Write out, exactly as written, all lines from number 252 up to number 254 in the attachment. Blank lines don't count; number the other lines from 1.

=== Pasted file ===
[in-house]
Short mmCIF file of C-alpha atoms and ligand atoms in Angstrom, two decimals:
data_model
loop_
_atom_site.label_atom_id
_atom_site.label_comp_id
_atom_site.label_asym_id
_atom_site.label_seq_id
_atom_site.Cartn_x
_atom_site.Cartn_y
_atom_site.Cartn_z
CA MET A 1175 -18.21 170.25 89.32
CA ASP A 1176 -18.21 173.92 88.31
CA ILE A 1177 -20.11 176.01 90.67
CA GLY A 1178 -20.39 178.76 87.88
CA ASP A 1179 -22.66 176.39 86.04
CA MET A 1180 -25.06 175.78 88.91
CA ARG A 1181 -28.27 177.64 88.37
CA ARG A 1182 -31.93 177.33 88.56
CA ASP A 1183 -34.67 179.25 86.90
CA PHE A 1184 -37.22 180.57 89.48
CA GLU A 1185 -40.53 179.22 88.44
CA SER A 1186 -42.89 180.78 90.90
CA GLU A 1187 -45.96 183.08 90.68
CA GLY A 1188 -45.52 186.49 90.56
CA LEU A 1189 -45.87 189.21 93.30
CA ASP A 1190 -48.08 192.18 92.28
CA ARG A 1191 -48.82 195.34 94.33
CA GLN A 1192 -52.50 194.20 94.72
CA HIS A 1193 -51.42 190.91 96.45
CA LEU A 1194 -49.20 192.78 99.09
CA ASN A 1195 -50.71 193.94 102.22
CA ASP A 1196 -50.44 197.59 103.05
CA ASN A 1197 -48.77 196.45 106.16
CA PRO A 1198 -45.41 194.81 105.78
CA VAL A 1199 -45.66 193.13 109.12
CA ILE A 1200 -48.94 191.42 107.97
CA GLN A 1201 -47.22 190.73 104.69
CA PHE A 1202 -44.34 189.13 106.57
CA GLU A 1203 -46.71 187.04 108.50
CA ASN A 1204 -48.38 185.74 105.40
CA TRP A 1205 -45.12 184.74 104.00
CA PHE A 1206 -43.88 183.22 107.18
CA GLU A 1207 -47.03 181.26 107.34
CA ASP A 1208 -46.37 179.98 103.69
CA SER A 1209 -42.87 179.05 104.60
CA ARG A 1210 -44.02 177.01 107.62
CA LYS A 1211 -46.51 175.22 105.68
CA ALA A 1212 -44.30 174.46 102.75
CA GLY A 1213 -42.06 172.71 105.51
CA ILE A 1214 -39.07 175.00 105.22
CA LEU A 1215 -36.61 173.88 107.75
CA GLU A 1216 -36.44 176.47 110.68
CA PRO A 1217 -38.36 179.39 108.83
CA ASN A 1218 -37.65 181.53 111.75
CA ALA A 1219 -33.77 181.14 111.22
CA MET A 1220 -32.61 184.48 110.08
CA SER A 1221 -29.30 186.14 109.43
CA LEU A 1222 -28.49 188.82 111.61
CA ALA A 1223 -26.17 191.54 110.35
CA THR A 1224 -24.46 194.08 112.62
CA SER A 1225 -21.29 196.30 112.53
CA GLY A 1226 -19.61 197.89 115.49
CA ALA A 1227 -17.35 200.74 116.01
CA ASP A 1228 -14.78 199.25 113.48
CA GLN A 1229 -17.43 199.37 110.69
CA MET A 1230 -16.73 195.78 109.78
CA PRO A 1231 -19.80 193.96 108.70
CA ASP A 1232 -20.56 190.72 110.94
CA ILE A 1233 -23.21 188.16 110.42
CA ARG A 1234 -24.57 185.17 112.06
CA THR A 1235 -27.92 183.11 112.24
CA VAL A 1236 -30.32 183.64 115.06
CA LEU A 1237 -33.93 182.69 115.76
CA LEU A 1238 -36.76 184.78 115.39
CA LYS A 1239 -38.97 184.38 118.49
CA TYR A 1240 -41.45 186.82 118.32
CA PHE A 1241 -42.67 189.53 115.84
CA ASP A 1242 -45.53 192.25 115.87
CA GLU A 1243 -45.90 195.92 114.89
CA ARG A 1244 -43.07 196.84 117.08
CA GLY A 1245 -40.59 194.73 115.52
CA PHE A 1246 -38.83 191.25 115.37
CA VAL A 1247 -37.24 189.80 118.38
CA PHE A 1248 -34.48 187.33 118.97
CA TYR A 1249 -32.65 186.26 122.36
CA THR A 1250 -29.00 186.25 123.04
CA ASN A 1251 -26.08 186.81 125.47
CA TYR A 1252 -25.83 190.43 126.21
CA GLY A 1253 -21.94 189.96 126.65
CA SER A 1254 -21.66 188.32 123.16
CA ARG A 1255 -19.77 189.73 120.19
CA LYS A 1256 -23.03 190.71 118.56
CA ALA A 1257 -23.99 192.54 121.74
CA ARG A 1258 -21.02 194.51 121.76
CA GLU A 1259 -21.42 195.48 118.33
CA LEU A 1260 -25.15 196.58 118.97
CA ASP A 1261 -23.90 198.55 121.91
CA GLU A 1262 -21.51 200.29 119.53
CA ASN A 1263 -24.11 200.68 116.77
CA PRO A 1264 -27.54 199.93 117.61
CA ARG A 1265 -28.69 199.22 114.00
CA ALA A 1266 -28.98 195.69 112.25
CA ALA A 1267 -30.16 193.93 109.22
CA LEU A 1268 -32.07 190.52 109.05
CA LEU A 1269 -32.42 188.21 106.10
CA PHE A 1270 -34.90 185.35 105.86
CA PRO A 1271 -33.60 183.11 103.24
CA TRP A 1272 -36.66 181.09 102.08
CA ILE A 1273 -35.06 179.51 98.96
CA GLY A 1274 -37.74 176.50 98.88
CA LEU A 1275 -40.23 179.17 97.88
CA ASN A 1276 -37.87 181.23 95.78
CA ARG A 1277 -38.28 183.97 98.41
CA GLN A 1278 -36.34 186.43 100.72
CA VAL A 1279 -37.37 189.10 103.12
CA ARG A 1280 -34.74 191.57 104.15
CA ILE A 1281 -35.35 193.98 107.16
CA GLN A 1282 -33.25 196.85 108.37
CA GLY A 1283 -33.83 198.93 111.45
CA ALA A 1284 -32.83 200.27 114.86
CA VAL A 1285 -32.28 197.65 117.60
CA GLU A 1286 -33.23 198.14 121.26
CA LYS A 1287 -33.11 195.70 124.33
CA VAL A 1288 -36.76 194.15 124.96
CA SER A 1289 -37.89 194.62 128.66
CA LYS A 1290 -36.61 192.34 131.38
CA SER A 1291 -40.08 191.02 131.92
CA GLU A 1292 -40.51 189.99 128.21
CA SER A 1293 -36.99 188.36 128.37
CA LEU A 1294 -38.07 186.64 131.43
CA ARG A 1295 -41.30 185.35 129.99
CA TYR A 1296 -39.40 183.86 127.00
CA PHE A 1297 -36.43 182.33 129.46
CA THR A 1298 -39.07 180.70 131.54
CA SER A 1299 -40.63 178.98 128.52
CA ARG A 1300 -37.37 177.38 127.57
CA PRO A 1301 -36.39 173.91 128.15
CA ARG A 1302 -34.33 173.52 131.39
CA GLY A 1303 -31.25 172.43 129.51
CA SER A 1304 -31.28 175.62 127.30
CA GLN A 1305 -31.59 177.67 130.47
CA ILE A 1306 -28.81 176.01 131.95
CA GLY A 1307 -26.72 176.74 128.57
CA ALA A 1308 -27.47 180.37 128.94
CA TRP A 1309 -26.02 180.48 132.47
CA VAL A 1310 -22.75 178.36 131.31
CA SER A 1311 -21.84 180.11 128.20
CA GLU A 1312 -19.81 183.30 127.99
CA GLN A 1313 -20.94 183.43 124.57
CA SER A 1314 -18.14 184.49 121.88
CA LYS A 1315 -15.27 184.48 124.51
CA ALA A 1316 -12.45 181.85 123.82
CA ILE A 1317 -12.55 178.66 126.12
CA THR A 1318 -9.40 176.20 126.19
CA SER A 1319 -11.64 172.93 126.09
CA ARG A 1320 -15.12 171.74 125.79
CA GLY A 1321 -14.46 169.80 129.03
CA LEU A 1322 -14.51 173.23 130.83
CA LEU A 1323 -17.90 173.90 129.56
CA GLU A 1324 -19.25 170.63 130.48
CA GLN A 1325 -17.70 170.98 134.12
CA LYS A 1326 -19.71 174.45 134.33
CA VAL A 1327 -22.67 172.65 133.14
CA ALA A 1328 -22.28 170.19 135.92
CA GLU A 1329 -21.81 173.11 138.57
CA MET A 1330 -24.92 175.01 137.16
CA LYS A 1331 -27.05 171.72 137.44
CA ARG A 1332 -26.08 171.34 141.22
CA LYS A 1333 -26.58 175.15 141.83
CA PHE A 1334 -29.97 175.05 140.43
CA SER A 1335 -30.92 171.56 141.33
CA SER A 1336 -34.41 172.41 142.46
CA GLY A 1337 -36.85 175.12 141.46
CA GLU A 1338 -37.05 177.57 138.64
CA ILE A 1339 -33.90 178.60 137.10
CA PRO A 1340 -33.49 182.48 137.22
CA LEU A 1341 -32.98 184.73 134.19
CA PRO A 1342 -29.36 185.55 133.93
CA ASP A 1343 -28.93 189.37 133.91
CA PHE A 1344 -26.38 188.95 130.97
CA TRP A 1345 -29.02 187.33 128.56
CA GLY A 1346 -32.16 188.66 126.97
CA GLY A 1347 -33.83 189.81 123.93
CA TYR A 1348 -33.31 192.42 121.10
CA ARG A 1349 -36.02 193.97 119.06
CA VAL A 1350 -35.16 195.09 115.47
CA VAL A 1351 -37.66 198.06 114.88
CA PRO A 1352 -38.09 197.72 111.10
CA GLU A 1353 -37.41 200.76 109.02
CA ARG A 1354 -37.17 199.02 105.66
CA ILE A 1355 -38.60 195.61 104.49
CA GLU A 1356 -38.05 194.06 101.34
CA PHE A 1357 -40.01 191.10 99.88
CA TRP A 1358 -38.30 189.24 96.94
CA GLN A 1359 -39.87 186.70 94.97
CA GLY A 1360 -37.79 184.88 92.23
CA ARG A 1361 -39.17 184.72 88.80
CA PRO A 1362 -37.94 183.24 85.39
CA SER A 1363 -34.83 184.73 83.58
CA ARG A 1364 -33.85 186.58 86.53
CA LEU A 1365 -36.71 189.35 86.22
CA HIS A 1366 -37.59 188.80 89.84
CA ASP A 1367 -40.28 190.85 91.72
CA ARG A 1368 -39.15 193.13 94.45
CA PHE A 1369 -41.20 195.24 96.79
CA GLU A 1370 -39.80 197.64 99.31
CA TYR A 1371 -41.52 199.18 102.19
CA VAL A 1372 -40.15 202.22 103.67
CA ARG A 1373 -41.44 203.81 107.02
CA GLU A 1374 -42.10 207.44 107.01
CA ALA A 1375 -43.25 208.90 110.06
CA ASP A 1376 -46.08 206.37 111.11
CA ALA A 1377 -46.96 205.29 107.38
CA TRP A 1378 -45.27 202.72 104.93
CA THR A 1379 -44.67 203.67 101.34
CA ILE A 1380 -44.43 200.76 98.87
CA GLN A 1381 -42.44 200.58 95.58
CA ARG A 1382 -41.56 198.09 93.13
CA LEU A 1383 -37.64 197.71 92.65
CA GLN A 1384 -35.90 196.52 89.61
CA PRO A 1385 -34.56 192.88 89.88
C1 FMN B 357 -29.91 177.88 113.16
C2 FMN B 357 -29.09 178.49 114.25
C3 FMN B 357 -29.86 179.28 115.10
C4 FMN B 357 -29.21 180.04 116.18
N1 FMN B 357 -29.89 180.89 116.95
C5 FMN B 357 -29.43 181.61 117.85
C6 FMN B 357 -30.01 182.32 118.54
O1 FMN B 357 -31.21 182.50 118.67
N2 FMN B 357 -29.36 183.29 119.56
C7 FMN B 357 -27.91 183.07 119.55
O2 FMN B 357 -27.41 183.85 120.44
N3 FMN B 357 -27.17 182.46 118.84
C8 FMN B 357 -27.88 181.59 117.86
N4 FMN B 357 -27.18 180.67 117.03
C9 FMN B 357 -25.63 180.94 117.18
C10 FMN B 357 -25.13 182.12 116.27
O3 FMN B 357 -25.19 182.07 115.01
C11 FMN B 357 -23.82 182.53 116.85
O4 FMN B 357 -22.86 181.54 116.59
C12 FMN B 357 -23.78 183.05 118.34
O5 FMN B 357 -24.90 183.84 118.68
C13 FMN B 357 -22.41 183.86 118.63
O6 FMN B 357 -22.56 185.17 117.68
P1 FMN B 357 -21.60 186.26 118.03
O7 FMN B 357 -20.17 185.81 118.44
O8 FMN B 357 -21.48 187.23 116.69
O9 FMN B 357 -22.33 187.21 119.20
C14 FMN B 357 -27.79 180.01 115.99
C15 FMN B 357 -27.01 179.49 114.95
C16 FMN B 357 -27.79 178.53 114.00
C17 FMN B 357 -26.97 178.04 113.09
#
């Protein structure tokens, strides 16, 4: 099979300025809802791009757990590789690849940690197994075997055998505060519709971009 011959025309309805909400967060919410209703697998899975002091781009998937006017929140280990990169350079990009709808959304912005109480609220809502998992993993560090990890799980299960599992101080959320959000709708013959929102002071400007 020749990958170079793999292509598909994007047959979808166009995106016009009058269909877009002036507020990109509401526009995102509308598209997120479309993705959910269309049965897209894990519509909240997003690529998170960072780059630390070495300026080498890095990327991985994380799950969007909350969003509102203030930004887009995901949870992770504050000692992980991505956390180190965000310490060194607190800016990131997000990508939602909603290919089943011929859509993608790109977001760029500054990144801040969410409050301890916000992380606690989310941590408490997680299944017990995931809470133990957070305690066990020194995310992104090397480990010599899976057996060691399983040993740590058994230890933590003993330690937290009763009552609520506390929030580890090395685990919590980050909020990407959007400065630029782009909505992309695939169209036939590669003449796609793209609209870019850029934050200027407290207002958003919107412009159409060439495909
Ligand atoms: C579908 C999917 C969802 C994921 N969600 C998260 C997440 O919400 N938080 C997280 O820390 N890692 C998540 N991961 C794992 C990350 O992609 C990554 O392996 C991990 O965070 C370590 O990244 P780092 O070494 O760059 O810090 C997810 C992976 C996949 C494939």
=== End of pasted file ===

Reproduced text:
C16 FMN B 357 -27.79 178.53 114.00
C17 FMN B 357 -26.97 178.04 113.09
#